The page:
With reference to FIG. 1, an extendible boom forklift 10 generally includes a main frame assembly 12 including a canopy section 14 and rear frame section 16. A suitable propulsion means, such as an internal combustion engine designated generally at 18, is mounted to main frame assembly 12. A suitable power train mechanism, parts of which are shown generally at 20, is interconnected with engine 18 to drive forklift 10 by means of wheels 22 connected thereto, as is well known.
A series of boom members, including a large boom 24, a middle boom 26, and a small boom 28, are connected at the upper end of rear frame section 16 of main frame assembly 12 at a boom pivot pin 30 extending through the proximal end of large boom 24. A fork assembly, including a fork frame 32 and a pair of fork tines 34, are pivotably mounted at the distal end of small boom 28 by means of a connector portion 36 and a fork pivot pin 37. Connector portion 36 is disposed generally at an angle to the axis of the boom sections 24, 26 and 28.
A series of hydraulic cylinders control the movement of the various components of extension boom forklift 10. A pair of lift cylinders, one of which is shown at 38, are provided between main frame assembly 12 and the rear portion of large boom 24. Lift cylinder 38 pivots the boom sections about boom pivot pin 30 to control the angle of the boom sections relative to main frame assembly 12, and thereby the elevation of fork tines 34. A boom cylinder 40 is connected at one end to the rear portion of large boom 24, and at the other end to the front portion of middle boom 26. The extension and retraction of boom cylinder 40 controls the extension and retraction of booms 24, 26 and 28, and thereby the horizontal position of fork tines 34 relative to main frame section 12. A tilt cylinder 42 is provided between fork frame 32 and the end of small boom section 28 from which connector portion 36 extends, to control the angle of disposition of fork tines 34. A pair of sway cylinders, one of which is shown at 44, are provided at the front of main frame assembly 12 adjacent the front wheels to control the orientation of main frame assembly 12 relative to the front wheels. Sway cylinders 44 are provided for maintaining the load level when the vehicle is out of level across its width, such as during operation across the face of an incline.
Canopy section 14 houses the operator's compartment. A single joy stick control lever 45 is provided for controlling the lift and extension/retraction of the boom sections, and the tilt of the fork, as will be explained.
Tilt cylinder 42 and lift cylinder 38 are connected in series, as will later be explained in more detail. In this manner, extension of lift cylinders 38 provides automatic extension of tilt cylinder 42 so that fork tines 34 remain level. Similarly, tilt cylinder 42 retracts during retraction of lift cylinders 38 to maintain fork tines 34 level.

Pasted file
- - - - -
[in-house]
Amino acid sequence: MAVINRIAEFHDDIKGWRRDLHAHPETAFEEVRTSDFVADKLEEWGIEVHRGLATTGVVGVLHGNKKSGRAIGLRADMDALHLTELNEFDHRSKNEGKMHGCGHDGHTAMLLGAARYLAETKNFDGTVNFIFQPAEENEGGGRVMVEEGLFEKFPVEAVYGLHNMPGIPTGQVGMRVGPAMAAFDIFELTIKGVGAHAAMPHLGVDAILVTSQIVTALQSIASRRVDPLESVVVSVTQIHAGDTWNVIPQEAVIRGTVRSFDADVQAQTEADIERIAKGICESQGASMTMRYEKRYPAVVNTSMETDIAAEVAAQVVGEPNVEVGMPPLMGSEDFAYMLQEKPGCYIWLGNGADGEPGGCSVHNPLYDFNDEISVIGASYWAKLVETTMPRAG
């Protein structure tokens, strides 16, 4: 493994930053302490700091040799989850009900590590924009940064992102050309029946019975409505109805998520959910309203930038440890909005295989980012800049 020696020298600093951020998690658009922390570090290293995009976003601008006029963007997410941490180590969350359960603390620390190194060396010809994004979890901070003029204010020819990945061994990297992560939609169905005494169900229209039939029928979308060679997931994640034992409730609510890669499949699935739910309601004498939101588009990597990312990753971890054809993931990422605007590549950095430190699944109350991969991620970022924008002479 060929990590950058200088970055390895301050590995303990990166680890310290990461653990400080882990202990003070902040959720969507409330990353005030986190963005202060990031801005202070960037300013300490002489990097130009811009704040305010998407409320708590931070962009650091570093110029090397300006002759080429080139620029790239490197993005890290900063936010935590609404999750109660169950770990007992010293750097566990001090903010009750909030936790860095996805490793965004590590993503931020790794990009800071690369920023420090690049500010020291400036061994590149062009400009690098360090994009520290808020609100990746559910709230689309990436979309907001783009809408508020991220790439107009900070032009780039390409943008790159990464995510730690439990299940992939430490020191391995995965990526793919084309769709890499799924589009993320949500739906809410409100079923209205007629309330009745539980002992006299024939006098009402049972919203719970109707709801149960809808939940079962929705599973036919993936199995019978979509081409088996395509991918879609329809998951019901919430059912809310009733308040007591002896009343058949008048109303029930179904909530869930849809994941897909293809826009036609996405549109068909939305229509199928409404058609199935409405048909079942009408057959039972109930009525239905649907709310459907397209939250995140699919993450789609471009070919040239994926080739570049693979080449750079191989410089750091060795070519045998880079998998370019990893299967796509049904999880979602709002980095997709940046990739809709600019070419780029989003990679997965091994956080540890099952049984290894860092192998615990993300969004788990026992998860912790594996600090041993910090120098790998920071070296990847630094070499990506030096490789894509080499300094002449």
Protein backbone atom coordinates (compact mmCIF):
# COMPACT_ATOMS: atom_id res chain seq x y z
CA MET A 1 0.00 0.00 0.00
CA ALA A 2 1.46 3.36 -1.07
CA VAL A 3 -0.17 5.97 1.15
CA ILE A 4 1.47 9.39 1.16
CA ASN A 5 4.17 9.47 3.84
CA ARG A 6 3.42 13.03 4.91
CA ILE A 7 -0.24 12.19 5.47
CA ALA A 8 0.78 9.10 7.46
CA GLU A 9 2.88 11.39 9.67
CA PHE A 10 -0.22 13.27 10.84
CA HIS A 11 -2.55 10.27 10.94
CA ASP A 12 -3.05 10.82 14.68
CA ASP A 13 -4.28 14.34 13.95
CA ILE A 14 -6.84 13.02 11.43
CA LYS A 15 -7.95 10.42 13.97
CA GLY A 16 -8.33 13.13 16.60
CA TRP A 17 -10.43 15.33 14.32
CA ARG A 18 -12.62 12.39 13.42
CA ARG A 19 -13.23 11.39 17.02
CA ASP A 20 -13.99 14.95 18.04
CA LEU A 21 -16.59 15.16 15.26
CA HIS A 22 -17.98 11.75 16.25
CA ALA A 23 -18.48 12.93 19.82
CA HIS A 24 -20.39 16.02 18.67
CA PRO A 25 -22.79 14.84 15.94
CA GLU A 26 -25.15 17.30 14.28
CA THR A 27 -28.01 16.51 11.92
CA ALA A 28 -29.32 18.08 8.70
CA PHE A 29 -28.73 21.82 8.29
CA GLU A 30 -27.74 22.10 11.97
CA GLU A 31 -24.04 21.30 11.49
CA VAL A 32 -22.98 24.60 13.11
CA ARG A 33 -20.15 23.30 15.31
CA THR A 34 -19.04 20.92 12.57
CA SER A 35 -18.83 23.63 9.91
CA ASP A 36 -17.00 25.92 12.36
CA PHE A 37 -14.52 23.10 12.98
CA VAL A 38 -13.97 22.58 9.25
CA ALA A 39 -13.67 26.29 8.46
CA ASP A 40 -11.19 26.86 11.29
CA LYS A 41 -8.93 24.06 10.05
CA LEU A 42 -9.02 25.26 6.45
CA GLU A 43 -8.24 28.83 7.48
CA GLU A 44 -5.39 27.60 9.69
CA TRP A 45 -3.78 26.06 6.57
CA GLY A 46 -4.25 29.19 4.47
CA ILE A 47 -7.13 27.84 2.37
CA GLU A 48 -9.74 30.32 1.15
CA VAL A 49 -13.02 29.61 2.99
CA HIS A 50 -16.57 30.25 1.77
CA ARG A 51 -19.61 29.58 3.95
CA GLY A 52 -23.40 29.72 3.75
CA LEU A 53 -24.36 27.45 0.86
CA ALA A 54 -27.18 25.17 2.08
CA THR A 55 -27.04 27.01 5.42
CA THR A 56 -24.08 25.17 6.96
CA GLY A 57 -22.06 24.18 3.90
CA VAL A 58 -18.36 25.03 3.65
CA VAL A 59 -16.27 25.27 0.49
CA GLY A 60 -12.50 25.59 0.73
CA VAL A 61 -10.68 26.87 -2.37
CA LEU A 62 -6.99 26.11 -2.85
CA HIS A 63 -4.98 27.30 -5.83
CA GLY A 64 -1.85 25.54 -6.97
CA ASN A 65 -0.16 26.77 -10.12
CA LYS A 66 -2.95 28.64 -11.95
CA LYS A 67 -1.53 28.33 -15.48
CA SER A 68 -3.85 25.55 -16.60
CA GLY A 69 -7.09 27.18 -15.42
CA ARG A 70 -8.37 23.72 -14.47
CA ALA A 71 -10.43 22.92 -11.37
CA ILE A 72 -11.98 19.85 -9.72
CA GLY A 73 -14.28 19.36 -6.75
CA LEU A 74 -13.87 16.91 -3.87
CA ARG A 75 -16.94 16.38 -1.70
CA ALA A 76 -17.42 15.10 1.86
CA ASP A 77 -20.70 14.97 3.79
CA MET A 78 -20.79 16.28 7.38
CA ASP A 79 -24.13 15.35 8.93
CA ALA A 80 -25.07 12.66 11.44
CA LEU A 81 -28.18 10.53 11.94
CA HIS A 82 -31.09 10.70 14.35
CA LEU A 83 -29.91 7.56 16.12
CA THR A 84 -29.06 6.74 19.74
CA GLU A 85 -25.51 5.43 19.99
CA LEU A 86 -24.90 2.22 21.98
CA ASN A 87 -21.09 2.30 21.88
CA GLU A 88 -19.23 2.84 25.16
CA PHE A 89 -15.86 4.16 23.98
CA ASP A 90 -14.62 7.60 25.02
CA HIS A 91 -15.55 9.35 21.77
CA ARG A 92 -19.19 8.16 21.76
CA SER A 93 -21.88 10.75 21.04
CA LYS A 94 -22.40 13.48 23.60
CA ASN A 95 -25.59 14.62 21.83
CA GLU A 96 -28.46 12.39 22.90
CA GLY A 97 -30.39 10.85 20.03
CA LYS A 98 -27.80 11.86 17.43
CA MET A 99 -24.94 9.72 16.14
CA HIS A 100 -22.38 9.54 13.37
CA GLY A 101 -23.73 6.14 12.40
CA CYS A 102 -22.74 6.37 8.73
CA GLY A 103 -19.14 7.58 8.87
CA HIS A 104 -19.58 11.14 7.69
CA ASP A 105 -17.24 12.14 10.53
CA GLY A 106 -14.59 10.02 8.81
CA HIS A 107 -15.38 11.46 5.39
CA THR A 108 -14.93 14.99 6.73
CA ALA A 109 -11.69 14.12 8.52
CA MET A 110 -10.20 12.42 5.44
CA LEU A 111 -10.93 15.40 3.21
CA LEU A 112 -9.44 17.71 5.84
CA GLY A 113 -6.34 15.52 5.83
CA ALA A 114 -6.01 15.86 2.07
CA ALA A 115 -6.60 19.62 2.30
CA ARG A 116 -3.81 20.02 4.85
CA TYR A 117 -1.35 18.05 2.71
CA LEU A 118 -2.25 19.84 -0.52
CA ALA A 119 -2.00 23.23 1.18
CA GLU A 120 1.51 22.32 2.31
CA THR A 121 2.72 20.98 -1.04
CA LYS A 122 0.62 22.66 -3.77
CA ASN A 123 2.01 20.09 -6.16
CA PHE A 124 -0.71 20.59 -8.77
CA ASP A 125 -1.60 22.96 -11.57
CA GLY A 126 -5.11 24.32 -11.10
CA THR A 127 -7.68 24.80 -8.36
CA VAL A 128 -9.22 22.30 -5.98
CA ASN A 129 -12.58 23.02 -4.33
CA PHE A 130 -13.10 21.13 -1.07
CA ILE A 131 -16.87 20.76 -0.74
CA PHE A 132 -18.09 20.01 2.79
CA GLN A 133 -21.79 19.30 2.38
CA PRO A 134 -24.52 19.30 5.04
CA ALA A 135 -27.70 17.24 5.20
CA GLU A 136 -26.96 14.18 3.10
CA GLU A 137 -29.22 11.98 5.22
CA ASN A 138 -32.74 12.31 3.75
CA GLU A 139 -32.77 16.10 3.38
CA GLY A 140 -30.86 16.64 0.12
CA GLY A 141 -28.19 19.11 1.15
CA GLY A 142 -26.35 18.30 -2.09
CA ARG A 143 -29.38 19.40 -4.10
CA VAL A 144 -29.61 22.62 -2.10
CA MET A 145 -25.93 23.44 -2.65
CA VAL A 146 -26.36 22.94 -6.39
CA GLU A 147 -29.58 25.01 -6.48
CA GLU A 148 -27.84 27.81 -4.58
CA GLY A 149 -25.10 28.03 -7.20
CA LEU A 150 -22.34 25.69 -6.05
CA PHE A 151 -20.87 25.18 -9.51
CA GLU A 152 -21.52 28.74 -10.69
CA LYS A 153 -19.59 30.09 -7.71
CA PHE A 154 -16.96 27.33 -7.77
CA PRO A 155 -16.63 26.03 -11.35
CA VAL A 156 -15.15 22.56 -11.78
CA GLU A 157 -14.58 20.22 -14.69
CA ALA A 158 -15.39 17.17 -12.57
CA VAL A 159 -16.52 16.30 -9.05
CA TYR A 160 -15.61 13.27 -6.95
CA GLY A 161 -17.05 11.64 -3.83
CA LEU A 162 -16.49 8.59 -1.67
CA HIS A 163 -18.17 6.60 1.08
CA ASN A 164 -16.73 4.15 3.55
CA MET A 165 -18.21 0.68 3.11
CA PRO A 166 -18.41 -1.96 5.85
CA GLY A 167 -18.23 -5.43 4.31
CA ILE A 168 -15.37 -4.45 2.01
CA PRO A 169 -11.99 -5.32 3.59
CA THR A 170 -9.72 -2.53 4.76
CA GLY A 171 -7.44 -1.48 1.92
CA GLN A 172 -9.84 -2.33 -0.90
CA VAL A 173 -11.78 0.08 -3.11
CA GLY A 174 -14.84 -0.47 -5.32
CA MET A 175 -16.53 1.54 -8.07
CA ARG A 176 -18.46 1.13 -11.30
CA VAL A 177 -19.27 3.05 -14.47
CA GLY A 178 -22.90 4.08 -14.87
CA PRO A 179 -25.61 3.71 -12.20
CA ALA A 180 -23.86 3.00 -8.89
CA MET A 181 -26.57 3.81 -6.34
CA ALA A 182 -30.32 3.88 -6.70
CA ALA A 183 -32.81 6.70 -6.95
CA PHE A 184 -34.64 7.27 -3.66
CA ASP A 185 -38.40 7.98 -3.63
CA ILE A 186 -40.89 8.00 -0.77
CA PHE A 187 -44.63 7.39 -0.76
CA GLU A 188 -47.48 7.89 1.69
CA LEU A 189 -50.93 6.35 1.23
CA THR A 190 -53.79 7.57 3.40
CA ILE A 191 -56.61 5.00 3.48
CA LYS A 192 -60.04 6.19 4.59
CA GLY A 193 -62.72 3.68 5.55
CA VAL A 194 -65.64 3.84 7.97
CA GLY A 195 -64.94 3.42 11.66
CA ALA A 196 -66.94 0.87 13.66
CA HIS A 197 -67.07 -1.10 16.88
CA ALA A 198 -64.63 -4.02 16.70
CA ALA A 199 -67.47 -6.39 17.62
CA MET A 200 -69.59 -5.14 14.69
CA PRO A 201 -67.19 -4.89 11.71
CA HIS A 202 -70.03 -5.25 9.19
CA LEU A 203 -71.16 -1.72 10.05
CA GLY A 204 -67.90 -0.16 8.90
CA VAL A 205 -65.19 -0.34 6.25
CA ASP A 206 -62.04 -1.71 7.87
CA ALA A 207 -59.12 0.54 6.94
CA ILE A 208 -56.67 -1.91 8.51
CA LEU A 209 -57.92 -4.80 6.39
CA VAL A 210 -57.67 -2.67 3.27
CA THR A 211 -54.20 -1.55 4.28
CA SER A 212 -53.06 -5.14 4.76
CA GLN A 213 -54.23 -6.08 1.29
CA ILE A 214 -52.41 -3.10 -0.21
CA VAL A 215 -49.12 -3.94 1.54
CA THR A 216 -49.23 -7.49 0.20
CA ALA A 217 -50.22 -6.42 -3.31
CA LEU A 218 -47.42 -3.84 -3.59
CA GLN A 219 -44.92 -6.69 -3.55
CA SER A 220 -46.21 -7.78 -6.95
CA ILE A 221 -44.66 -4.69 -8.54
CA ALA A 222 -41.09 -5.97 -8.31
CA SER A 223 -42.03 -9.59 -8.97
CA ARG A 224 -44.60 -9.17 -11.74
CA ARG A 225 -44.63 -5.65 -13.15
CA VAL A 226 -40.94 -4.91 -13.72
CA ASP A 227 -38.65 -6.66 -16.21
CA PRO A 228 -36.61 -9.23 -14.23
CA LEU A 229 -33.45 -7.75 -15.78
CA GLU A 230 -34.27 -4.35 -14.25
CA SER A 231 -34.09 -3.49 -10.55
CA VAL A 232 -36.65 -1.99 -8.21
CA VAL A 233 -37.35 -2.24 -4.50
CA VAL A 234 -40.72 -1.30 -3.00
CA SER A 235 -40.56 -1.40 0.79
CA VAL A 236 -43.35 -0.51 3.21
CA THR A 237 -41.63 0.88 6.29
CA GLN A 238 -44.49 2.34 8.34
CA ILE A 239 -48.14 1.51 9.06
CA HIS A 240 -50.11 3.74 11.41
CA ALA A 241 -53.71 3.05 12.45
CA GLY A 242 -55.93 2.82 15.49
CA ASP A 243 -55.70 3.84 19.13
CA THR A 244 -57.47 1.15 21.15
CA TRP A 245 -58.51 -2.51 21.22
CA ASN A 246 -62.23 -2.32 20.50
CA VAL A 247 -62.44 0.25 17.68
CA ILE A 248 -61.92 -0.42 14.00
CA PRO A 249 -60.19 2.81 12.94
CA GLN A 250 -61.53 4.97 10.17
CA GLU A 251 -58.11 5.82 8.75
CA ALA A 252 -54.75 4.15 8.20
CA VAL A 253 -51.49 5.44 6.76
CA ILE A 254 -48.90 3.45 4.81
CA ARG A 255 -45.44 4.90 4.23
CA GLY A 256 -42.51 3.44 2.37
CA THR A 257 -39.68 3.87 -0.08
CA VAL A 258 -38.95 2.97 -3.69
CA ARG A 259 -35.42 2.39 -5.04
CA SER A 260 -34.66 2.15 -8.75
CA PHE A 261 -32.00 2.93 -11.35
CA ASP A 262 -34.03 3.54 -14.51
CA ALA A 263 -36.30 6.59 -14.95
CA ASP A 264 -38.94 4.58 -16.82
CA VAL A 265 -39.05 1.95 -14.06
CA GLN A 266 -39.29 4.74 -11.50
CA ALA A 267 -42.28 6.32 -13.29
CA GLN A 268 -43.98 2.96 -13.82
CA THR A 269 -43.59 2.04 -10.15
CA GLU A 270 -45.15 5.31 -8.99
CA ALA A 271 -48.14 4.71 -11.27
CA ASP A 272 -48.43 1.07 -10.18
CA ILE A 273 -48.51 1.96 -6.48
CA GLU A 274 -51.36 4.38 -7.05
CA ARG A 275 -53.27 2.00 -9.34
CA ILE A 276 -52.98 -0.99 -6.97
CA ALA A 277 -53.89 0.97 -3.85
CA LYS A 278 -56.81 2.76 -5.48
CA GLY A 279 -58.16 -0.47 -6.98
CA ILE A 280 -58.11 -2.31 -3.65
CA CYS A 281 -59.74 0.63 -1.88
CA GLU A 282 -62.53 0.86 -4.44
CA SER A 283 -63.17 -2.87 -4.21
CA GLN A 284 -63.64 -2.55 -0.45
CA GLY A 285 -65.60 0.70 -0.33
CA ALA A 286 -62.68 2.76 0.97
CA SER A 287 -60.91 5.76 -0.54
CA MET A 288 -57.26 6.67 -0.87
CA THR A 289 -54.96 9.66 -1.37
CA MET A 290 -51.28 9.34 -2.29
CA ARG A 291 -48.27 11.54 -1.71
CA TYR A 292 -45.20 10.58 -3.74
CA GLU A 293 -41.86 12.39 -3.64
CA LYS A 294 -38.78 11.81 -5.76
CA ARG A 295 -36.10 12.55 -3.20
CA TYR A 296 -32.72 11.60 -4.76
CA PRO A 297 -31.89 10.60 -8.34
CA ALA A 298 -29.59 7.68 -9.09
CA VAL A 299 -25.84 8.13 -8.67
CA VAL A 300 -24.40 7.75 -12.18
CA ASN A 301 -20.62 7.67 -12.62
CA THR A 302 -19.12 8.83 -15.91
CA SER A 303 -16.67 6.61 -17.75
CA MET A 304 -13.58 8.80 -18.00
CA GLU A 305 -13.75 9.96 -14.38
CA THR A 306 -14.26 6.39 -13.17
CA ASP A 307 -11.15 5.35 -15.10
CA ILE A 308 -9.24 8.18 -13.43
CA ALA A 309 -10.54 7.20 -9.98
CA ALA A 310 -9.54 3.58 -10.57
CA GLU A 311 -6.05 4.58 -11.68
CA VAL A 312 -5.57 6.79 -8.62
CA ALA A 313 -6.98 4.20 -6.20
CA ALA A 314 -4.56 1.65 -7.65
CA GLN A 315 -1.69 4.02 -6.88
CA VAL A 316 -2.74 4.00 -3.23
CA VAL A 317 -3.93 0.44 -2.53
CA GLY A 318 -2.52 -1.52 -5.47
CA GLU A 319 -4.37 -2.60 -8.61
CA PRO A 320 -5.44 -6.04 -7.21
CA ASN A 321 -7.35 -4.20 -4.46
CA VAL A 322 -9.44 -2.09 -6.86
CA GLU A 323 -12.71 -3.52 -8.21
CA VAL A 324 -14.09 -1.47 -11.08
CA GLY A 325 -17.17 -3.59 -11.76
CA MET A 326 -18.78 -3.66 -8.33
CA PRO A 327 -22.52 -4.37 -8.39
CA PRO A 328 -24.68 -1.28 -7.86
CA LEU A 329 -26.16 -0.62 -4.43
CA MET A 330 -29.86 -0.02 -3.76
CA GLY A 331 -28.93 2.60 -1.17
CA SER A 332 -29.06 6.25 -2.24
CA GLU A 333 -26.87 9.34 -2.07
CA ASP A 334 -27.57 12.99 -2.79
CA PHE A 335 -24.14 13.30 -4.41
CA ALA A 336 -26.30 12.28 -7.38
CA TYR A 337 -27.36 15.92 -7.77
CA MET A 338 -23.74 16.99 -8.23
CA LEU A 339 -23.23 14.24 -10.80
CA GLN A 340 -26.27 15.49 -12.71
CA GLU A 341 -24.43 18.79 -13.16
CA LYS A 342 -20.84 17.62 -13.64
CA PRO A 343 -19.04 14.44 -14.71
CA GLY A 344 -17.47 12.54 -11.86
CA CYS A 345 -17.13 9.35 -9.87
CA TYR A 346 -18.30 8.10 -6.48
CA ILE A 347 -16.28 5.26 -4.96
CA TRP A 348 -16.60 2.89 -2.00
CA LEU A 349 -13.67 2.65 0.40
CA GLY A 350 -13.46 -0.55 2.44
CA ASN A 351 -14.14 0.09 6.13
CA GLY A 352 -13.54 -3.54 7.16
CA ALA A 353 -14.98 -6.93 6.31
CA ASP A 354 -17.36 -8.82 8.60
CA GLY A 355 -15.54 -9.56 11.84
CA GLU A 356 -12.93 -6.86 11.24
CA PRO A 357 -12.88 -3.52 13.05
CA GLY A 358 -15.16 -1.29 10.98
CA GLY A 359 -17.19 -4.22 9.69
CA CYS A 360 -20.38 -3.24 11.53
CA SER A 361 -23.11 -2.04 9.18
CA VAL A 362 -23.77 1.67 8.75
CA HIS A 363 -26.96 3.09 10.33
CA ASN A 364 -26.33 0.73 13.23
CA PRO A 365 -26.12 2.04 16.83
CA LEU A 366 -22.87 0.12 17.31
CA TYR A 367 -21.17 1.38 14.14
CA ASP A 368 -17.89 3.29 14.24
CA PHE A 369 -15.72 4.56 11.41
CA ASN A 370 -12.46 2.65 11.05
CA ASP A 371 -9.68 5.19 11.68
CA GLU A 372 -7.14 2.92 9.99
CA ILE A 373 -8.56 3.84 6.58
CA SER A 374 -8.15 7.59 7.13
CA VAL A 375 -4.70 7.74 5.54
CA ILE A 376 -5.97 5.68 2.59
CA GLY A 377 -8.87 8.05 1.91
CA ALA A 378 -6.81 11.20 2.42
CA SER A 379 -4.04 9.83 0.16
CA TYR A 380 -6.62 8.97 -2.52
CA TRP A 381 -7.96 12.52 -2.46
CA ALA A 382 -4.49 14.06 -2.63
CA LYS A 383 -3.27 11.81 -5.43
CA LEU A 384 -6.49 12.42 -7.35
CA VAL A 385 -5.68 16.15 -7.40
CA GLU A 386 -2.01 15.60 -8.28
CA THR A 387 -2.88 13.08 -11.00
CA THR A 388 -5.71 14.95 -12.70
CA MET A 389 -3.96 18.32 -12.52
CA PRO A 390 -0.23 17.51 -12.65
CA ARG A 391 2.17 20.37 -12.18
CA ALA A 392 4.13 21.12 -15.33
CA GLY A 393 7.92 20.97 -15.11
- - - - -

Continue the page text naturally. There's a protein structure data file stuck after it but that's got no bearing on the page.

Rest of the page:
FIG. 3 illustrates the extension and retraction system for the boom sections 24, 26 and 28. As noted above, boom cylinder 40 is operative to extend and retract the boom members relative to pivot pin 30. The housing portion of boom cylinder 40 is mounted at its ends to the underside of large boom section 24 through a rear mounting bracket 46 and a front support 48. The rod portion of cylinder 40, shown at 50, is mounted to the front end of middle boom section 26 through a bracket 51. Accordingly, extension and retraction of rod portion 50 of boom cylinder 40 causes middle boom section 26 to extend and retract relative to large boom section 24. A series of rear rollers, designated generally at 52, are mounted to the rear ends of boom sections 26 and 28 to provide smooth movement of sections 26 and 28 during extension and retraction. A rear roller 52 is also disposed on a shaft common with a sheave 72. Front rollers are also provided at the front ends of large boom section 24 and middle boom section 26.
A copy sprocket 54 is mounted at the rear end of large boom section 24, and a front sprocket 56 is mounted adjacent the front end of large boom section 24. An idler sprocket 58 is mounted adjacent front sprocket 56 between sprockets 54 and 56. A copy chain 60 is connected at one end to the rear end of middle boom section 26 by means of a spring assembly 62 and a yoke 64. Copy chain 60 extends around copy sprocket 54, from copy sprocket 54 around front sprocket 56, and is connected at its other end to a copy chain anchor 66 mounted on the top of middle boom section 26. With this mechanism, copy sprocket 54 is driven in an amount proportional to the extension or retraction of middle boom section 26 relative to large boom section 24, to drive the drive mechanism for the direction controlling mechanism, as will be explained.